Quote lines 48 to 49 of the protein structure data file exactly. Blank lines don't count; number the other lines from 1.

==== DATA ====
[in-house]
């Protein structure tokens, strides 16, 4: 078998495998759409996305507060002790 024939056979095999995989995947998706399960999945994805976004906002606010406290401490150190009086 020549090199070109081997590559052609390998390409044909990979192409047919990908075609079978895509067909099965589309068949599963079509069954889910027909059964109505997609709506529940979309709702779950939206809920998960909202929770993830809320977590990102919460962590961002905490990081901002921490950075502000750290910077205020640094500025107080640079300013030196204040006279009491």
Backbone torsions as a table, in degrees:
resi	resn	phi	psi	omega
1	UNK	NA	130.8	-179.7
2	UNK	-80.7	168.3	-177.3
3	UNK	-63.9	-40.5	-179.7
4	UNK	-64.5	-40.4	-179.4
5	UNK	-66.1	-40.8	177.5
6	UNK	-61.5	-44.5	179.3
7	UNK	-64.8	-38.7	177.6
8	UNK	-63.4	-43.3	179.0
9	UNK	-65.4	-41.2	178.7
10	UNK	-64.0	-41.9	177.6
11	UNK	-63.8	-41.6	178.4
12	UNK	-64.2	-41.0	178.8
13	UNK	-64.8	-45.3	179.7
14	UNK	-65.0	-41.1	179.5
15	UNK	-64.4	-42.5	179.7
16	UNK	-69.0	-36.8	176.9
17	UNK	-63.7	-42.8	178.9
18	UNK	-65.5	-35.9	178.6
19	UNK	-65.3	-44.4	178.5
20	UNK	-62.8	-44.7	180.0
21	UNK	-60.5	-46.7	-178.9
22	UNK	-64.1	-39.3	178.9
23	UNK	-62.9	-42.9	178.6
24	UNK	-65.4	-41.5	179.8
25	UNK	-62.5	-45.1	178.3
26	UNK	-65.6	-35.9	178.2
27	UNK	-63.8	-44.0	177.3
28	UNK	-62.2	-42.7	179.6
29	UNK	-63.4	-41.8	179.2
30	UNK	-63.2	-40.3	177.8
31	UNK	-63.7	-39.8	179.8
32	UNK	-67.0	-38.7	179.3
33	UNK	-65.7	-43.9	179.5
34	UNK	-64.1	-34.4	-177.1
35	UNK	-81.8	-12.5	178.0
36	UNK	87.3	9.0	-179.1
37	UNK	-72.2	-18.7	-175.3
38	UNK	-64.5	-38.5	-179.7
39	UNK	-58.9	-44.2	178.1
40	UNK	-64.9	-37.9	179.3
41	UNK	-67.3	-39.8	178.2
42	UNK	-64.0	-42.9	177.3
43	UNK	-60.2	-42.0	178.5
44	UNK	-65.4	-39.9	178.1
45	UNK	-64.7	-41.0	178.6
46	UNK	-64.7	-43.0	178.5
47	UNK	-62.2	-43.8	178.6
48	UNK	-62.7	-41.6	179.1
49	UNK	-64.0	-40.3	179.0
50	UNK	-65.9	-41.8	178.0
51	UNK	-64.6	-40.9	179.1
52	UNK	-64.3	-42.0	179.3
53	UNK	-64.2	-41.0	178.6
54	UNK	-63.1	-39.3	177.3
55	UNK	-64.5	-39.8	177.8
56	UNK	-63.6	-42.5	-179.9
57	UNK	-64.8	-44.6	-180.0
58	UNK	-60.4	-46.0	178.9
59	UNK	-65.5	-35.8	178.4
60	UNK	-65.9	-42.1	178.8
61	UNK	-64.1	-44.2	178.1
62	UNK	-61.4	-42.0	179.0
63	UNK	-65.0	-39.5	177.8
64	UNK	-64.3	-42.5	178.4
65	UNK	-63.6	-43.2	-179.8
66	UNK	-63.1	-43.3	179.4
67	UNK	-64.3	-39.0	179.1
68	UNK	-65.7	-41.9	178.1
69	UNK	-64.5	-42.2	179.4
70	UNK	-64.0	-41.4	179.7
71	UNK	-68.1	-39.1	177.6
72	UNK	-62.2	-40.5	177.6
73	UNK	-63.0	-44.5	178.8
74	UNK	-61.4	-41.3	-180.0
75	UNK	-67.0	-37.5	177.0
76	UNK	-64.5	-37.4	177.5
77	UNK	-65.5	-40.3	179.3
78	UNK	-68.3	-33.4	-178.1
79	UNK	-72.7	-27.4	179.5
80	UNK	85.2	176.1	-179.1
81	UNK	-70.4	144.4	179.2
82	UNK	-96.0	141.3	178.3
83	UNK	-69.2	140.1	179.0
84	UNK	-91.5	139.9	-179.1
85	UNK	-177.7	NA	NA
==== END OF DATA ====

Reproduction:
44	UNK	-65.4	-39.9	178.1
45	UNK	-64.7	-41.0	178.6